In terms of the bigger picture, we left Southeast Asia (SEA) even more convinced that the global macro outlook we laid out in January (see Outlook for 2017: Paradigm Shift) has momentum. Indeed, spending time in the region with CEOs, central bankers, and sell-side experts only reinforced many of our core investment themes, including the following: 1) Emerging Market Equities have turned up and may have begun a multi-year outperformance run versus Developed Market Equities (Exhibits 1 and 2), 2) our thesis about performing private credit over non-performing private credit is a global, not a specific regional insight (which is good for SEA, including Indonesia), 3) consumer spending on experiences over things is gaining momentum in both developed and developing markets; and 4) we continue to see investment opportunities on a global basis to buy complexity (e.g., carve-outs, dislocated securities), but sell simplicity (e.g., over-priced sovereign debt and high PE consumer staples stocks).

Exhibit 1

It Has Been a Long, Hard Road in Emerging Markets...

Data as at May 30, 2017. Source: MSCI, Bloomberg, Factset.

Exhibit 2

...But Our Model Now Suggests EM Has Bottomed

Data as at May 31, 2017. Source: KKR Global Macro and Asset Allocation analysis.

Another major macro conclusion from the trip is that Asia’s current savings glut (e.g., China has a 50% savings rate) is likely to put continued downward pressure on global interest rates, even if global QE normalizes. This viewpoint is significant because it likely means that capital markets return assumptions may need to be further adjusted downward. In addition, it suggests that investors and corporations that can lower the cost of their liabilities via cheap funding sources like Japanese banks or Chinese insurance companies are likely to earn excess returns relative to those that do not adjust to the new environment we are now envisioning. In our view, too few investors in the United States and Europe are taking advantage of regional funding arbitrage that we believe has emerged in Asia these days.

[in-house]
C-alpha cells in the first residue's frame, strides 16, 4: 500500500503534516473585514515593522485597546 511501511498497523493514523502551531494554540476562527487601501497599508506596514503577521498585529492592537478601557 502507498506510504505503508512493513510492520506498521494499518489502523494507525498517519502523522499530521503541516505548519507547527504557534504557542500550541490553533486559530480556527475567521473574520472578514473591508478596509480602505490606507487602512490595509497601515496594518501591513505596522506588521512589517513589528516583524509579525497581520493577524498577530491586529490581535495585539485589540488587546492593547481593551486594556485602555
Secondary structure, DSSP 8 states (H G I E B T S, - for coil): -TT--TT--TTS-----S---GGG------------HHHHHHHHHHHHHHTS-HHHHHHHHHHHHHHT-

Exhibit 3

China Has Already Had a Crash in Nominal GDP, Which Is Important for Framing the Asian Opportunity Set

Data as at 1Q2017. Source: China National Bureau of Statistics, Haver Analytics.

Exhibit 4

While China’s Economy Is Just $11.2 Trillion vs. $18.6 Trillion for the U.S., It Has 1.6x More Savings

Note: Total savings estimated by deducting final consumption expenditure from nominal GDP. 2016 number for China’s saving is our own estimate. Data as at December 31, 2016. Source: Maybank Kim Eng Economics Research, China’s Rising Wall of Savings, April 2017; CEIC.

If we are wrong about our positive views on the opportunity set that we now see in Southeast Asia, we think it will be because capital flight trumps a high savings rate in China, or the end of quantitative easing leads to a significant flight of institutional and retail capital from EM bonds (e.g., 38% of Indonesian bonds are held by foreigners). Neither outcome is our base case, but we do think these risks are worth highlighting, particularly when deploying capital in the emerging markets.


The Structural Backdrop in Indonesia Remains Extremely Compelling After multiple visits throughout Indonesia during the past 22 years, we retain our long-held view that Indonesia has one of the most compelling demographic stories that we see across KKR’s global footprint, with working age population not peaking for several decades (Exhibits 5 and 6). By 2050, Indonesia will have the third largest middle class population in the world, trailing only China and India (Exhibit 7). Without question, these trends are constructive for investments in sectors like healthcare, education, e-commerce, food safety, transportation, payments and housing/financial services.